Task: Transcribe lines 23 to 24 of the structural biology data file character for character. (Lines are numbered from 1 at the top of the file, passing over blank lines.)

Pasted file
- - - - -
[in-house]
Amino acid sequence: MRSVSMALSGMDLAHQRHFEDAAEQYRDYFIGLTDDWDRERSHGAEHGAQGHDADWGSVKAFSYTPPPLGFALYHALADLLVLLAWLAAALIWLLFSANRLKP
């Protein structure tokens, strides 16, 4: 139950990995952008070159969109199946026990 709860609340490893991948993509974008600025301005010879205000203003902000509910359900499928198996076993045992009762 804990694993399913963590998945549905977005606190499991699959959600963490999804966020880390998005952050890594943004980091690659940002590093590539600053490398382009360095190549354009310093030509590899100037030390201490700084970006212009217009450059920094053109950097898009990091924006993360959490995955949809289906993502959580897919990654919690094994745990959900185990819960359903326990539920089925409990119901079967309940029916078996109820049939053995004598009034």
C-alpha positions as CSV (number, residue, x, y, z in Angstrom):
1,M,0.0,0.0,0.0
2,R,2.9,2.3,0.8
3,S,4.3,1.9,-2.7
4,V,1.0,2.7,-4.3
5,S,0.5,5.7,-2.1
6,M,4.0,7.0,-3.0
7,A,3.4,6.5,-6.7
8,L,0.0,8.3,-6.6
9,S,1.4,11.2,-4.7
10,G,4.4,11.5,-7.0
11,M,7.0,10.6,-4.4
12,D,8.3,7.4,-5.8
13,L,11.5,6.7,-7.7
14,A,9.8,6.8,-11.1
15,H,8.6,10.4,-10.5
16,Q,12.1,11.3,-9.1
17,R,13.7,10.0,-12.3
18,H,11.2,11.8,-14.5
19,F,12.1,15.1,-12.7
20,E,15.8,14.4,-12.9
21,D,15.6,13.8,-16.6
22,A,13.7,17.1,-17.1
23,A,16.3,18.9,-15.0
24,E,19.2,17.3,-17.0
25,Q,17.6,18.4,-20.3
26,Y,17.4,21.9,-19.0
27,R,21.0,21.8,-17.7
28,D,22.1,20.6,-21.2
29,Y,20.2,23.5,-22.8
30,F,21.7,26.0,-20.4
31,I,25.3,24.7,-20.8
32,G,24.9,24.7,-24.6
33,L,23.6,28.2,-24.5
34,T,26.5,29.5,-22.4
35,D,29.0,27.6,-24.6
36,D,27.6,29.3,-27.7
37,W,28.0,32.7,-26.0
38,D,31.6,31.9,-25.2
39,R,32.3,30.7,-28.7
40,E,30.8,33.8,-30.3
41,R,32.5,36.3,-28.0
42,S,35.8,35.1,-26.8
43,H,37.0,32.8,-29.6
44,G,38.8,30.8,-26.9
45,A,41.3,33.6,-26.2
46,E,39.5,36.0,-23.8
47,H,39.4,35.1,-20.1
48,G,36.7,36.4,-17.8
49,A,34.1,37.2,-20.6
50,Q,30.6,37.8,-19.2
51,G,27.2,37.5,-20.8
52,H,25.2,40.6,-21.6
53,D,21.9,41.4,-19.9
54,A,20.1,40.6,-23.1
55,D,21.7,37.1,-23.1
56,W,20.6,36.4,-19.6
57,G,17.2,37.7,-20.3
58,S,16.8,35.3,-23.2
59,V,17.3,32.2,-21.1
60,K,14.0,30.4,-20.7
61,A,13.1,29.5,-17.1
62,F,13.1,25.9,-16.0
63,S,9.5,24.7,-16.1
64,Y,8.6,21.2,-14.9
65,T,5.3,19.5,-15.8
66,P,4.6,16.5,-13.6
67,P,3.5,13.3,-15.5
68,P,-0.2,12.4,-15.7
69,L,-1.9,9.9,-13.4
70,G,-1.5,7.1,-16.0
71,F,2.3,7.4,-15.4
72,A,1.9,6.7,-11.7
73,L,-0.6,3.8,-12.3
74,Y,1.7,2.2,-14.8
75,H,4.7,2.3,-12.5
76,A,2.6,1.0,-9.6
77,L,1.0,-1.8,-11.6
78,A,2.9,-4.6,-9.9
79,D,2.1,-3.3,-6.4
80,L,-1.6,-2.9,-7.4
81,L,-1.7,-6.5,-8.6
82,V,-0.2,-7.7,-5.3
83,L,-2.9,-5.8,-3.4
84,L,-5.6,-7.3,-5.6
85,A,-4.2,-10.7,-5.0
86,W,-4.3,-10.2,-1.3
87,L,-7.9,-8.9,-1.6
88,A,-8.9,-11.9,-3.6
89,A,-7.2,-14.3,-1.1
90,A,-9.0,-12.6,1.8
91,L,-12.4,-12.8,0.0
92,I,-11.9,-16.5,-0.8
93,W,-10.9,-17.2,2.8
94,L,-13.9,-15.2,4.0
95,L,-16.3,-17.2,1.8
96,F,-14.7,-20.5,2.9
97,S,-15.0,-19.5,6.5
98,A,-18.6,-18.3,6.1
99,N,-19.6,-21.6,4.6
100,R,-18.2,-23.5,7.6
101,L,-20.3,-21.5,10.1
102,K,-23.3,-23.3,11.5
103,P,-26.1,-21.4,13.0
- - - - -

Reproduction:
19,F,12.1,15.1,-12.7
20,E,15.8,14.4,-12.9